Kim Yeoul-soo, chief of the Security Strategy Office at the Korea Institute for Military Affairs, said in the wake of a North Korean defector's undetected reentry into the North from the South in July, the North Korean military in the border areas has since remained on high alert, prepared to shoot those who cross over.

"In a previous reentry case, military leaders in charge of the relevant border area were heavily reprimanded and as a result, I think that the North dealt with the defecting South Korean official in cold blood," Kim said.

North Korea watchers said the incident would complicate inter-Korean relations by highlighting North Korea's poor attitude toward human rights.

"The North made a serious mistake from a humanitarian perspective," said Cho Han-beom, a senior researcher at the Korea Institute for National Unification.

An Chan-il, head of the World Institute for North Korea Studies, also said, "The killing may emerge as an issue of a human rights violation between the two Koreas."

The killing came to light one day after President Moon Jae-in made another proposal to engage with Pyongyang in his United Nations address, in which he restated his call for the declaration of an end to the Korean War. The three-year war ended in an armistice, leaving the two Koreas technically still at war.

From that respect, the incident is likely to throw a monkey wrench in his drive for inter-Korean cooperation.

Kim Chong-in, the interim leader of the main opposition People Power Party (PPP), slammed the Moon administration for its unawareness of reality.

"The killing of a South Korean shows that the North has not changed its hostility toward the South at all, but President Moon imprudently made a proposal to declare an end to the war, which is truly irresponsible," Kim said during a party meeting at the National Assembly,

Questioning the role of the highly-touted "hotline" between President Moon and North Korean leader Kim Jong-un, the party leader urged the government to thoroughly investigate the incident and how it happened.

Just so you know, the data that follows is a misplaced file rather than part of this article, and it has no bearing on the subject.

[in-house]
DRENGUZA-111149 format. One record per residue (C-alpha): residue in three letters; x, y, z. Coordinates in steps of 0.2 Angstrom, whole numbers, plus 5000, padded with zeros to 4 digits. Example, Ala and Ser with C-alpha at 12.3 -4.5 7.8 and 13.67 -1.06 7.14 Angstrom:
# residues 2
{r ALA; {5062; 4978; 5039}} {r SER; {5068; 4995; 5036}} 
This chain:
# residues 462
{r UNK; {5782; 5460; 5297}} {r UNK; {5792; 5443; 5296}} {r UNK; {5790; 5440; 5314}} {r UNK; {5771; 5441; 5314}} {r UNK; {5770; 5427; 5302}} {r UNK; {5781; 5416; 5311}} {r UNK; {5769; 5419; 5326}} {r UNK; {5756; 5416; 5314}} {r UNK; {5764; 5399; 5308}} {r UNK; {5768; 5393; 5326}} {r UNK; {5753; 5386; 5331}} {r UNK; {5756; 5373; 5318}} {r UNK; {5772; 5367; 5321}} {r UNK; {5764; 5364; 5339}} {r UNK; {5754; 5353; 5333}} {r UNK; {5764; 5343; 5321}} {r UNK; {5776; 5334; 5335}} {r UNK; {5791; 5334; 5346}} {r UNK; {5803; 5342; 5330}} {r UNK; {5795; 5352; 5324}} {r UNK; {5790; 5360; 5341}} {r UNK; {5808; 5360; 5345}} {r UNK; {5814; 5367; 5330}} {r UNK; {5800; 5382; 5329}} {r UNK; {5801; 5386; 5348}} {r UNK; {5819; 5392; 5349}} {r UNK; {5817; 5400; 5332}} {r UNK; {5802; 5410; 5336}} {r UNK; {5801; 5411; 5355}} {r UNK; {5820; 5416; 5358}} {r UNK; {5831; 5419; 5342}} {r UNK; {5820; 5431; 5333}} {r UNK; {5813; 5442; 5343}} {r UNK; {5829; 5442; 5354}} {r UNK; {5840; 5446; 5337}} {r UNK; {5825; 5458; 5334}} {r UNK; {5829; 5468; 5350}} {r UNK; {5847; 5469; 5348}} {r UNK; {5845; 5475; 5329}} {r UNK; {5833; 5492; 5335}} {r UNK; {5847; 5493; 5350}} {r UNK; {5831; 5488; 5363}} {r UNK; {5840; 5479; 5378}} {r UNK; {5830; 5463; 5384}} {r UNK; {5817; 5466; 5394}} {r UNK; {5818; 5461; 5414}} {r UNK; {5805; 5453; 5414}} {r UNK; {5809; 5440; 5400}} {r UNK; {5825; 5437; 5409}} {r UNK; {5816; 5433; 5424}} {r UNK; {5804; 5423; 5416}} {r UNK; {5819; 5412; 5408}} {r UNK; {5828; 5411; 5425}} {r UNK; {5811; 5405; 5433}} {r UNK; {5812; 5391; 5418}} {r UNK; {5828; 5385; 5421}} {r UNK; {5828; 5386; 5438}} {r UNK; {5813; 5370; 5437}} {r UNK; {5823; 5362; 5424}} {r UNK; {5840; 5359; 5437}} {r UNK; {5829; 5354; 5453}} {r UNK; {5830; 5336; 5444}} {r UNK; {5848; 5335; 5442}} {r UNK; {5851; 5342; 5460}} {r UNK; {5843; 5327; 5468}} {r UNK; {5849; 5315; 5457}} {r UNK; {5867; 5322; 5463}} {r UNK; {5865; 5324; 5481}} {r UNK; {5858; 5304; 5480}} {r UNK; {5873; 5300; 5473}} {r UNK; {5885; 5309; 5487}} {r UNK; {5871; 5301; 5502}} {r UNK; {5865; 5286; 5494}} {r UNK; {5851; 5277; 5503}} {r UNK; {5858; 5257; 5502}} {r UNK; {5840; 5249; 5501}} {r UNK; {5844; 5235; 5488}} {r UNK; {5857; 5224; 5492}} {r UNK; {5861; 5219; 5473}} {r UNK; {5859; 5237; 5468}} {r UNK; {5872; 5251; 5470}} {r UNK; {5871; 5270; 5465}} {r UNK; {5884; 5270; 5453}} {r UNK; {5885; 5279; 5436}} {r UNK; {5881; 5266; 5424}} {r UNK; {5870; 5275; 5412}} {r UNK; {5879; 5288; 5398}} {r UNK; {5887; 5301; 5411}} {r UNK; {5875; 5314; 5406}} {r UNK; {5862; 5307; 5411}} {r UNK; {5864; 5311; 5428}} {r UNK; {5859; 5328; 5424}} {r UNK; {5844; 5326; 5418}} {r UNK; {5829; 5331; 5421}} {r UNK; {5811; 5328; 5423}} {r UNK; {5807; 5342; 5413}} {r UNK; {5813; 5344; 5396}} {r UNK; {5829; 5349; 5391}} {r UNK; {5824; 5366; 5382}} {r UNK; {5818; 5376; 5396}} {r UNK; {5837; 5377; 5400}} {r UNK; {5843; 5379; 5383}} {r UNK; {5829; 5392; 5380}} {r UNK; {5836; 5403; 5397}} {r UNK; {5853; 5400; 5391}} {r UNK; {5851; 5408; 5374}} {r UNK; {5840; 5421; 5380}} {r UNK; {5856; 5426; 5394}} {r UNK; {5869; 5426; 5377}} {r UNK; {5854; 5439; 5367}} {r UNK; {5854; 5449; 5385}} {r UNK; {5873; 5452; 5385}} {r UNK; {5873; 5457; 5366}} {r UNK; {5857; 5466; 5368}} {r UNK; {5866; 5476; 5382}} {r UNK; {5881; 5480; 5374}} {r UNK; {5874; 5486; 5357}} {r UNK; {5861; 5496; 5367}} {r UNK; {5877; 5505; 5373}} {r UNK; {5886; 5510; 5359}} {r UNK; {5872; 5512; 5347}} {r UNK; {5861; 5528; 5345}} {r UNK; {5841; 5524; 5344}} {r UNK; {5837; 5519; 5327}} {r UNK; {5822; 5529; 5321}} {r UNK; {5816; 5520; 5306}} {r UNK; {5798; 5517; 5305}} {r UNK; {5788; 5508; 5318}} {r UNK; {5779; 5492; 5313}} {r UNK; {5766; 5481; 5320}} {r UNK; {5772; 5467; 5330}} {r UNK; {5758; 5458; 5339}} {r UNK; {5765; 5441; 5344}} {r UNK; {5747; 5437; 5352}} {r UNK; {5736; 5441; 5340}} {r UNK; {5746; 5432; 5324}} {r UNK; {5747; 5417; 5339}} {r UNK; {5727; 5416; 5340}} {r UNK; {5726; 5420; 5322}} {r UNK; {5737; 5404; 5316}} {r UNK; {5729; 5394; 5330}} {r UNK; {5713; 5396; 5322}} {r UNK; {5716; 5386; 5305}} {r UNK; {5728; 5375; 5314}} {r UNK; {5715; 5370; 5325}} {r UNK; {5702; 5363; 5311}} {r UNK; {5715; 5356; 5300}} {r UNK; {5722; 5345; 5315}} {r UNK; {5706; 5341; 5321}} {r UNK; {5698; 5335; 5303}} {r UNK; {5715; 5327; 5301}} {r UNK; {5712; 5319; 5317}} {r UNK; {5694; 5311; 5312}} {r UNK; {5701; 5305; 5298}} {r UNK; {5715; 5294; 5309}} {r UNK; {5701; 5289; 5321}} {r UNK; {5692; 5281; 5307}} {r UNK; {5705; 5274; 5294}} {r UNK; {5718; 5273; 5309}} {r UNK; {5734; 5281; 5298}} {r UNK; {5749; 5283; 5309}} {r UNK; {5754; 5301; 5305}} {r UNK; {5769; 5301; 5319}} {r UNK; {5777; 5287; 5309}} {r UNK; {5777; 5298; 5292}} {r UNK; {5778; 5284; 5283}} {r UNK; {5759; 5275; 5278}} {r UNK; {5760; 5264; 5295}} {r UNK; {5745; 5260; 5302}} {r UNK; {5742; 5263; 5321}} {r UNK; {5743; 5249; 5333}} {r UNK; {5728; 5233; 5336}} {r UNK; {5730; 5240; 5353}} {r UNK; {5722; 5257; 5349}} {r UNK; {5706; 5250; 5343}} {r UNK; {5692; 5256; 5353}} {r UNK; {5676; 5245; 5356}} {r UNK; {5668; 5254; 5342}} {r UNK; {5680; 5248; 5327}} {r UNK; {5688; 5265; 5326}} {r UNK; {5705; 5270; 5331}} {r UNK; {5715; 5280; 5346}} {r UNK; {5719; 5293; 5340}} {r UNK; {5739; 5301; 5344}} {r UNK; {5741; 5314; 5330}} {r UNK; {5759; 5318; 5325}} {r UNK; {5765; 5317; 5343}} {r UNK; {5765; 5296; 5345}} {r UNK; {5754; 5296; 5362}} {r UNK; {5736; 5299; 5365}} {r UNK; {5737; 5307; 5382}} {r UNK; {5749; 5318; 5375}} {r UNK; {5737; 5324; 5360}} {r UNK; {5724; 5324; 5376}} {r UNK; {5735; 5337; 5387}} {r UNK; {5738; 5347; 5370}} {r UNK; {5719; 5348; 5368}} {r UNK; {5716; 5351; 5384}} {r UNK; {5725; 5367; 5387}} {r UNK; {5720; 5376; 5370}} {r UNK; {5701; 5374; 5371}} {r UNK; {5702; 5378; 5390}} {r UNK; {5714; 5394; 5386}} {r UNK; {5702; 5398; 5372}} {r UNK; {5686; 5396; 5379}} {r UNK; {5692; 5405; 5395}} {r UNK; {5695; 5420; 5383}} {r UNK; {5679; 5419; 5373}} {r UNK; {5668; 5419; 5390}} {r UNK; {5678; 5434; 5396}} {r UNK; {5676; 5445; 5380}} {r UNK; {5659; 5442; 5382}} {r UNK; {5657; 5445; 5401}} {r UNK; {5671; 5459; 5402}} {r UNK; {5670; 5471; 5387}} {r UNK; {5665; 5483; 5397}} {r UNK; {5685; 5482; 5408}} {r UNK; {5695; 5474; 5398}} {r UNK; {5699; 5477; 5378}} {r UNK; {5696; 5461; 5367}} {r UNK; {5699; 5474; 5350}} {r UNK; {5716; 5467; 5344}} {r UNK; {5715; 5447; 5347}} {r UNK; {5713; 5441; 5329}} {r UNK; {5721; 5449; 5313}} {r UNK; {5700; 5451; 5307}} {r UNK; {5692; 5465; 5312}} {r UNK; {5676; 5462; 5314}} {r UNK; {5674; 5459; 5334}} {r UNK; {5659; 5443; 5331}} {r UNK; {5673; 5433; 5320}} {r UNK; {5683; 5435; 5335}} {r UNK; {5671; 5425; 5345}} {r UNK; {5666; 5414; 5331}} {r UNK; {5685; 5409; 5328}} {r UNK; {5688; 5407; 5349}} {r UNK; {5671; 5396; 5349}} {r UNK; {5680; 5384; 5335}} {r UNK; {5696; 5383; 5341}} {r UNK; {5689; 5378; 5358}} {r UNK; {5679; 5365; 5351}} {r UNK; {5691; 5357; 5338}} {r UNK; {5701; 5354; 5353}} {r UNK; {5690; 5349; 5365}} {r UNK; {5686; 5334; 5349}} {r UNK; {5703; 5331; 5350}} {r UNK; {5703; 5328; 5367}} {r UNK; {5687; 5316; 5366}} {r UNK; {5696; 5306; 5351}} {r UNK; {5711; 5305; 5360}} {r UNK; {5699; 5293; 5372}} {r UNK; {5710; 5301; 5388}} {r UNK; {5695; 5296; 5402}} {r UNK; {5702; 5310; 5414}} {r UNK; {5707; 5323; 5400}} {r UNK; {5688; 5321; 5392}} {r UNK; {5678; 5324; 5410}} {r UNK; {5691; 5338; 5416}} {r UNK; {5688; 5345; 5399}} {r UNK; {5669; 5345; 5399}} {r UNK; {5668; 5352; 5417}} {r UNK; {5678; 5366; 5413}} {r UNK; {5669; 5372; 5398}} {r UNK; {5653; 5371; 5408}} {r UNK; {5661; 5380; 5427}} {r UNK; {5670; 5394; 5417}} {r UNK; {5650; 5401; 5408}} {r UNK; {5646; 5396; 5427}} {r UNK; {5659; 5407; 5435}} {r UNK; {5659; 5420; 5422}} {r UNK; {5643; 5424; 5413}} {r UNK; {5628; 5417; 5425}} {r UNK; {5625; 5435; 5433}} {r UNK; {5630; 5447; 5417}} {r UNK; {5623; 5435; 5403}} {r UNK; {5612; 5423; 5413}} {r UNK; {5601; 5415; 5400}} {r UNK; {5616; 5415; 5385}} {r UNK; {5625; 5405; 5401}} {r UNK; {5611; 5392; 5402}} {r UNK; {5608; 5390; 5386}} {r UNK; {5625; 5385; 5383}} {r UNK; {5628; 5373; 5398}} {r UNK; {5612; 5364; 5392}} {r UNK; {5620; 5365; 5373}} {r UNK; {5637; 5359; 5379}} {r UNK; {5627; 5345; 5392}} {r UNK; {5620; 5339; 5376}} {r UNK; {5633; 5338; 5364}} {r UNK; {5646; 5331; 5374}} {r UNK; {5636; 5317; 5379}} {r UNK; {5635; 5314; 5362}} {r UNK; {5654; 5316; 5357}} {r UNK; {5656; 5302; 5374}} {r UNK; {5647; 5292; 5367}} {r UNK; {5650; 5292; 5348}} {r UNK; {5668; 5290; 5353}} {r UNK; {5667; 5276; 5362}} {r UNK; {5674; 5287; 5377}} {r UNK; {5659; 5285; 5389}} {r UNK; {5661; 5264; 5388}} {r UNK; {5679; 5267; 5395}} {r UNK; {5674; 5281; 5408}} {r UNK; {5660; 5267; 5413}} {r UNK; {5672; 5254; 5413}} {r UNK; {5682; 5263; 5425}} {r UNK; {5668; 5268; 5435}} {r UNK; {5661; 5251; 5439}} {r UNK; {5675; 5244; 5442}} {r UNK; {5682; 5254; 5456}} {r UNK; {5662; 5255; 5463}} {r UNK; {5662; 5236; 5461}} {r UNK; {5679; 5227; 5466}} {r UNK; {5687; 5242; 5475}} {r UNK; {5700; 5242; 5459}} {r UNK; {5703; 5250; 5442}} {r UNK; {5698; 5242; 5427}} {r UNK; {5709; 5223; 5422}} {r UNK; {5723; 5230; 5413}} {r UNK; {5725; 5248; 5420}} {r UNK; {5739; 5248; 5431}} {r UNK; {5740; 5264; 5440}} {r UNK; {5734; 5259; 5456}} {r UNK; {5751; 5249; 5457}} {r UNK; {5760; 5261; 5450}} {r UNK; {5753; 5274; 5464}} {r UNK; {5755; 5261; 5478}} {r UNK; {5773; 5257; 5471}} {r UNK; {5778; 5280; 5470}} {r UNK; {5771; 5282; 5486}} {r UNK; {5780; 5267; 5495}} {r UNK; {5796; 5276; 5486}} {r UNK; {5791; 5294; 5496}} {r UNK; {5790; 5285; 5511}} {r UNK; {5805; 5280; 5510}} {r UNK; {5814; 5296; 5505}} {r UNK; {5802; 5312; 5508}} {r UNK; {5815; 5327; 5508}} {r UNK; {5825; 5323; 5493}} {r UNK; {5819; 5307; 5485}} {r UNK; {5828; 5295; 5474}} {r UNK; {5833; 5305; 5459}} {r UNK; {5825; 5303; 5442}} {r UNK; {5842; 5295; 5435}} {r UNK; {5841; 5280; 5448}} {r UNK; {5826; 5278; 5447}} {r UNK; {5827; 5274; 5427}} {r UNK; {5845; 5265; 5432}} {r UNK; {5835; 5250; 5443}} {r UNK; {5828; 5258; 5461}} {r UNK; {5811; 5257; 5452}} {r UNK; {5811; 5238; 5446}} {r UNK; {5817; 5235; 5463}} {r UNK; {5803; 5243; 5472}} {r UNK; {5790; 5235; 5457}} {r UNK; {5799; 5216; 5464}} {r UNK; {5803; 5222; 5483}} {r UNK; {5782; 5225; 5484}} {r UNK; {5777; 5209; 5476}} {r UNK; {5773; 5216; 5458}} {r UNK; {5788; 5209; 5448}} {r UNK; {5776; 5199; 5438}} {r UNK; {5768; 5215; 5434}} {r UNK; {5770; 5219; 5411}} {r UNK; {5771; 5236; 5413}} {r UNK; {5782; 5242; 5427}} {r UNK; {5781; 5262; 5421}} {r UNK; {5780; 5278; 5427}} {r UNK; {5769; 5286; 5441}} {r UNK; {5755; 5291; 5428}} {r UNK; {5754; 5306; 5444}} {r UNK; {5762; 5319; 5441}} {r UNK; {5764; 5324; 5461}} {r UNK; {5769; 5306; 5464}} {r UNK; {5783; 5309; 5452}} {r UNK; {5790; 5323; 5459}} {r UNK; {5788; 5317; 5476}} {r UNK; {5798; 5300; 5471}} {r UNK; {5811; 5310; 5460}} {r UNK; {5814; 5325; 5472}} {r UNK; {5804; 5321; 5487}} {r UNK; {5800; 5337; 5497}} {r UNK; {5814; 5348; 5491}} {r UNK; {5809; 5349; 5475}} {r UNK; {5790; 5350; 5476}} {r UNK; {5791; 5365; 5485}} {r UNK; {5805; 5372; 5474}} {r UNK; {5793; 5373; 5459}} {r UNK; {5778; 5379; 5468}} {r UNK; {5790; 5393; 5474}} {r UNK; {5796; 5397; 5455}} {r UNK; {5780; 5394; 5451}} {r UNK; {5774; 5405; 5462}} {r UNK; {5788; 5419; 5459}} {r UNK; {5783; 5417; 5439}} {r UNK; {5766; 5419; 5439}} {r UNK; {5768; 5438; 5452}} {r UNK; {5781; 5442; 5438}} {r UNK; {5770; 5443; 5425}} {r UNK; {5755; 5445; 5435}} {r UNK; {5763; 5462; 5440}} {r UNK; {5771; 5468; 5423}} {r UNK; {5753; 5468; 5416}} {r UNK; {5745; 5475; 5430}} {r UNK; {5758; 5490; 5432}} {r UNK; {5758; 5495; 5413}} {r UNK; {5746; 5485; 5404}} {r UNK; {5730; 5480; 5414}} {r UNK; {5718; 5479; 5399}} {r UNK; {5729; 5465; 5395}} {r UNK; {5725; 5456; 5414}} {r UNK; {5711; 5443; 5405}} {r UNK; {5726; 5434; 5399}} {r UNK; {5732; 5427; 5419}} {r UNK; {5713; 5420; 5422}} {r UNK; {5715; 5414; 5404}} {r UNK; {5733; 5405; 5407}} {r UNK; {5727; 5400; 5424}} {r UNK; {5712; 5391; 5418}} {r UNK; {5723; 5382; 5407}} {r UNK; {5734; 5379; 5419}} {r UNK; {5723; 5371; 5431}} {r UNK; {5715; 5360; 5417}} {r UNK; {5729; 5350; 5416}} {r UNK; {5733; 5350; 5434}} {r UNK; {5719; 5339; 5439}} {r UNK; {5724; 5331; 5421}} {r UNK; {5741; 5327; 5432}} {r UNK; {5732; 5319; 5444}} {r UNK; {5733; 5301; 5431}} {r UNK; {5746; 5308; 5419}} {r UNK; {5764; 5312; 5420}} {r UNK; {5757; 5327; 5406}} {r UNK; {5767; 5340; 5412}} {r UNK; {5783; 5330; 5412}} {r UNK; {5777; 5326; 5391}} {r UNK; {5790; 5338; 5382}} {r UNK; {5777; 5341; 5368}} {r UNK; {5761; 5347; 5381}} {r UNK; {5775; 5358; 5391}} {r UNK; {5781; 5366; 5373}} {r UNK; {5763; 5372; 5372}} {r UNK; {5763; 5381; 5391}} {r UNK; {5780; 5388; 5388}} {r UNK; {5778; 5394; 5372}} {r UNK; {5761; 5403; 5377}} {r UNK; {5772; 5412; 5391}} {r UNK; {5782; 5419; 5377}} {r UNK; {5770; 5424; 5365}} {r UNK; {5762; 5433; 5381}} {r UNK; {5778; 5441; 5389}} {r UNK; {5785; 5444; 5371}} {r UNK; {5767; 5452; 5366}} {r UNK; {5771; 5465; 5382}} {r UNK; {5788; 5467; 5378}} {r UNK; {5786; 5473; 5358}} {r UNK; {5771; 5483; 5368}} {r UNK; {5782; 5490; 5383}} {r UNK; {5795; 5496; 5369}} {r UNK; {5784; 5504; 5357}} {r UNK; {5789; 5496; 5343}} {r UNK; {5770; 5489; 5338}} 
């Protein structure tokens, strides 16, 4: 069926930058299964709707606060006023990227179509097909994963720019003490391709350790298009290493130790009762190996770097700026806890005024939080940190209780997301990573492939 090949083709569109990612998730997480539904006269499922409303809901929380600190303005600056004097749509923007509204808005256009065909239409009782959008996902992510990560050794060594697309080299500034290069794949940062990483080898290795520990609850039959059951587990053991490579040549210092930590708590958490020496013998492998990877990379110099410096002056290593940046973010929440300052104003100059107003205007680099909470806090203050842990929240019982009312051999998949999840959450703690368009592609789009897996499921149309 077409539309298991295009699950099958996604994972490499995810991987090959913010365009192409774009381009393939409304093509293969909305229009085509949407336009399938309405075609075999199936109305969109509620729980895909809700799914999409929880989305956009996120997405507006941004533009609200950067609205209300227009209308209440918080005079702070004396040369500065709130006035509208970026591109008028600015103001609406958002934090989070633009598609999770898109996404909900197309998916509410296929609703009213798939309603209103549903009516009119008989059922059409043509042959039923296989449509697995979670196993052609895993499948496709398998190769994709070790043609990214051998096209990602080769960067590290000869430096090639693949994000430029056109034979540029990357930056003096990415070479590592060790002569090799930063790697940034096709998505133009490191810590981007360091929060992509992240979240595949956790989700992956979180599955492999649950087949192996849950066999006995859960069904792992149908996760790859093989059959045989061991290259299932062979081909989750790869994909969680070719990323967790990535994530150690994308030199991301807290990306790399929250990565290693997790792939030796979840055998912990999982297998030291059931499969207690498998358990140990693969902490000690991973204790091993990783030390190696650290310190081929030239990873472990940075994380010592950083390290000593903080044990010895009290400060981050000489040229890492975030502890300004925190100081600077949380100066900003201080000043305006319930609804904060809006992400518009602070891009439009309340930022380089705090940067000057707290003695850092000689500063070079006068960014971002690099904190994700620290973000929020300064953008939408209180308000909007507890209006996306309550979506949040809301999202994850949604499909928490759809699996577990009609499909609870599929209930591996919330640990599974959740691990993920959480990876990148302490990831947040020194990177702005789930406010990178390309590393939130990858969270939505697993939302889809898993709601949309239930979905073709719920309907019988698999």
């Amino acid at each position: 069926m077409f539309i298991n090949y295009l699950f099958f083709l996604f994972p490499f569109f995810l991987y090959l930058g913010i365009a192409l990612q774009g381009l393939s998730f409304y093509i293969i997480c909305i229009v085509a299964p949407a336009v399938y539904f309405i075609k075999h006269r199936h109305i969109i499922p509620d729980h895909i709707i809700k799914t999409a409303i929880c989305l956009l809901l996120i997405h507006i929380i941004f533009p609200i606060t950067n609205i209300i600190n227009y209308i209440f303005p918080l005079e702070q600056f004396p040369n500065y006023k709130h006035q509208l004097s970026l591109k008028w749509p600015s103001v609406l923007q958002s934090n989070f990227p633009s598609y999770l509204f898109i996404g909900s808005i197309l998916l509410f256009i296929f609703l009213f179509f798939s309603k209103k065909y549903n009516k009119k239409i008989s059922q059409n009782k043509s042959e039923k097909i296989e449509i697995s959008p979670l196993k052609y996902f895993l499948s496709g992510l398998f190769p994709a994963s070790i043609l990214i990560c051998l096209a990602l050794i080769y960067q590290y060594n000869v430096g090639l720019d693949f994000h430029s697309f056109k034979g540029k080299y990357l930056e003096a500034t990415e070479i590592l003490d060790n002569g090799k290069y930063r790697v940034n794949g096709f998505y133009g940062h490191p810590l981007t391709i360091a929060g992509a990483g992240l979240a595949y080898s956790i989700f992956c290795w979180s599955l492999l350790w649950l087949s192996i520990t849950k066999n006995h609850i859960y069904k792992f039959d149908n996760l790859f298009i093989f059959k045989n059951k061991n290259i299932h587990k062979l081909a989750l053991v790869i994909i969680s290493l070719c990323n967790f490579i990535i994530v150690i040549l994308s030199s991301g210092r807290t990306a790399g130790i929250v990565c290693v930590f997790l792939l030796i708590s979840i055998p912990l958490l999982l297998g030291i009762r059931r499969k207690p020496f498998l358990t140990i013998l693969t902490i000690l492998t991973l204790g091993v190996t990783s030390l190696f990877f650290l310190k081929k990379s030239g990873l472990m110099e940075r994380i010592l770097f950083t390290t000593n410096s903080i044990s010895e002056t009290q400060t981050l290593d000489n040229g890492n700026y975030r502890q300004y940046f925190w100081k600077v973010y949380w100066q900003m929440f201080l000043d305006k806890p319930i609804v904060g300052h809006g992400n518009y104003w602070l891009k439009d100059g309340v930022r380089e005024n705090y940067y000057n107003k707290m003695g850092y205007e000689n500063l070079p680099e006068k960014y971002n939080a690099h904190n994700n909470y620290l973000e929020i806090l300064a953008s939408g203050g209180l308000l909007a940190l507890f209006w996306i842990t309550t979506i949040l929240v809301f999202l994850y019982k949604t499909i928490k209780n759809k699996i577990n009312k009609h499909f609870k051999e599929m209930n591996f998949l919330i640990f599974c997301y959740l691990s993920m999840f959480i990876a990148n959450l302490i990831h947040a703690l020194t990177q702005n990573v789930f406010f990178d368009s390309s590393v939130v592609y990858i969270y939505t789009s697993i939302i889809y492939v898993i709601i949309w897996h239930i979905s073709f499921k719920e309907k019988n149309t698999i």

"It is doubtful that the official disappeared on Monday ahead of Moon's U.N. address, but it was made public following his speech. We wonder whether the Moon administration decided to put a political event above the life of his people," he said.

Regarding the timing, Cheong Wa Dae said it was holding a meeting to fully understand the situation around the shooting while Moon's U.N. speech was delivered to the online General Assembly, and Moon was briefed at 8:30 a.m. Wednesday, some six hours following the broadcast of the address.

"After the briefing, Moon ordered us to find out exactly what had happened and to try and confirm it with North Korea, adding this would cause public anger if it was true," Suh said. "He ordered us to let the people know about the matter truthfully."

Anger was also evident in the ruling Democratic Party of Korea (DPK).

DPK Chairman Lee Nak-yon said the incident was a violation of the spirit of the Panmunjeom and Pyongyang declarations agreed to between the leaders of the two Koreas.

"The North Korean soldiers' act of shooting an unarmed civilian who was drifting, and burning the body is brutality that cannot be acceptable for any reason, and I express strong feelings over this," Lee said after being briefed on the case by the defense ministry, according to a press release.

Rep. Song Young-gil of the DPK also wrote on Facebook, "There was no fighting and it was in daytime. If they caught a person and questioned him, they could confirm it was an unarmed civilian, whether he was defecting or just drifting. Even if a person is suspected of spying, or even if he is a prisoner of war, killing him on the spot without a trial is unacceptable."